Over the last five years, Adil Rashid and Moeen Ali’s spin partnership has been a key feature of England’s white-ball success.
Whether both will be around for the next 50-over World Cup in 2023 remains a key question; Rashid will turn 35 at the tournament and has struggled with a shoulder problem, while Moeen– who took just the one international wicket this summer – will be 36.
With two T20 World Cups prior to the ODI comp too, we take stock of the other options England have in their locker.
The Lancashire leggie has already had a taste for it, making his T20I debut in New Zealand in 2019 and his ODI debut on the tour of South Africa this year. He thrives upon giving the ball some flight, and that was showcased when he took a four-for in his second game against the Black Caps. He very much remains an understudy to the masterful Rashid at this moment in time, but has plenty of cricket ahead of him at the tender age of 23.
An unused squad member at the 2019 World Cup, Dawson has played only nine limited-overs internationals but carries the reputation of a tidy, no-frills left-arm spinner with all-rounder status in county cricket. In last year’s One-Day Cup, his 18 wickets came at 20, but perhaps more impressive was the economy rate of 4.11. He was included in the squad for the Ireland ODIs earlier this summer but wasn’t afforded any game time. Aged 30, he isn’t exactly a vote on youth should England ever return to him, though.
Crane has fallen down the pecking order since his Test debut on England’s last tour Down Under. A back stress fracture in 2018 followed by a disappointing red-ball season last year when he was still making his way back to full fitness has hampered his progress. The white-ball numbers have always been relatively consistent, though, and with a productive Bob Willis Trophy campaign (14 wickets @ 13.57) behind him, Crane’s star is on the rise once more. He was also part of England Lions’ 50-over squad for their tour of Australia last winter, taking five wickets in three games.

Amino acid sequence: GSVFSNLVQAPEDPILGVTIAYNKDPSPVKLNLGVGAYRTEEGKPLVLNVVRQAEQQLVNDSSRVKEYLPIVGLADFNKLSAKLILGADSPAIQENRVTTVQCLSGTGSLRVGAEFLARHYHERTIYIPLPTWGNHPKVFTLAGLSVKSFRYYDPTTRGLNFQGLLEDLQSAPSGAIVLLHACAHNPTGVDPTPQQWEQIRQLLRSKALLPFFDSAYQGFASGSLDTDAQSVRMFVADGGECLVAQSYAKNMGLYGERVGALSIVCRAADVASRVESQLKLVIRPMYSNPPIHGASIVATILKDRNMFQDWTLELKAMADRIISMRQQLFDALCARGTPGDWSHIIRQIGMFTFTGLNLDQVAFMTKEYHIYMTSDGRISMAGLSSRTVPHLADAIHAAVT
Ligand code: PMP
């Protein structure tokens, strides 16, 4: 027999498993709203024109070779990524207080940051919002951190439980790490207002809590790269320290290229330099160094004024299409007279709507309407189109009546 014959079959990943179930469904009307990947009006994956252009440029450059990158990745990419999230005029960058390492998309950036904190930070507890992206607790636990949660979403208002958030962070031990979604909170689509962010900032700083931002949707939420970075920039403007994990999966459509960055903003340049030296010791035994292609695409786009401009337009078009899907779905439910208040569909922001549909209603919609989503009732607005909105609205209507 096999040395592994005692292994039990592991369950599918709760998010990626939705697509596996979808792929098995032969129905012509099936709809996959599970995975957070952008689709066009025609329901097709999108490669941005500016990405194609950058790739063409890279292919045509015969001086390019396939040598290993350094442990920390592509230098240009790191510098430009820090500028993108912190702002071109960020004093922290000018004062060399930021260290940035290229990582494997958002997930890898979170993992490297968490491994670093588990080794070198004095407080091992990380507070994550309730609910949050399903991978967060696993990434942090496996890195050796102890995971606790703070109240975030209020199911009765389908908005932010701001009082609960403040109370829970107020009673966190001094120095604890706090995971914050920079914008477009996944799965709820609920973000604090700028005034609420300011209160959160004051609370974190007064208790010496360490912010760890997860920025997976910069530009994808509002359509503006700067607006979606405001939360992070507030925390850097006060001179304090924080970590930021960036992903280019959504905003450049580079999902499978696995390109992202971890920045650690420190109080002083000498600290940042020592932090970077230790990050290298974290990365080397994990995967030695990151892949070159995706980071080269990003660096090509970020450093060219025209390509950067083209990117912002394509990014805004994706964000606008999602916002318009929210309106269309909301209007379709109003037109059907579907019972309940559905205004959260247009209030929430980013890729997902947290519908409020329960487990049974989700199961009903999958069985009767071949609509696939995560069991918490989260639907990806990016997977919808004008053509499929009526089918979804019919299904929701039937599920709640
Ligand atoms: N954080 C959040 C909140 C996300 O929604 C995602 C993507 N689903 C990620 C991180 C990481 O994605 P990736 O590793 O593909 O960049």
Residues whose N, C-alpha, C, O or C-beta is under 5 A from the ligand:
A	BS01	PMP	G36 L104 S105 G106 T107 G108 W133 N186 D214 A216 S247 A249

The current Test incumbent, Bess has played little limited-overs cricket and not made much of an impression either, with just 11 List A wickets at 56 and five T20 wickets at 43.20. But he was named in England Lions’ 50-over squad for the winter tour of Australia and perhaps he can fashion himself into a one-day player who is parsimonious with the ball and able to offer useful lower-order runs. Bess is also one of the few finger-spinning options out there who will turn it away from the leftie.
The Middlesex leg-spinner, born in Australia, is qualified to play for England and was the standout spinner in domestic 50-over cricket last summer, his 25 One-Day Cup wickets coming in nine matches at an average of 20.84. His record in the shortest format is less impressive but still steady.
Despite being the leading wicket-taker in English domestic T20 history, the Sussex left-arm spinner’s last England T20I cap came in January 2014, while his only ODI appearance came alongside fellow debutant Jos Buttler. After a poor 2019 campaign, he has returned to form in this year’s Blast with 12 wickets at 16.91.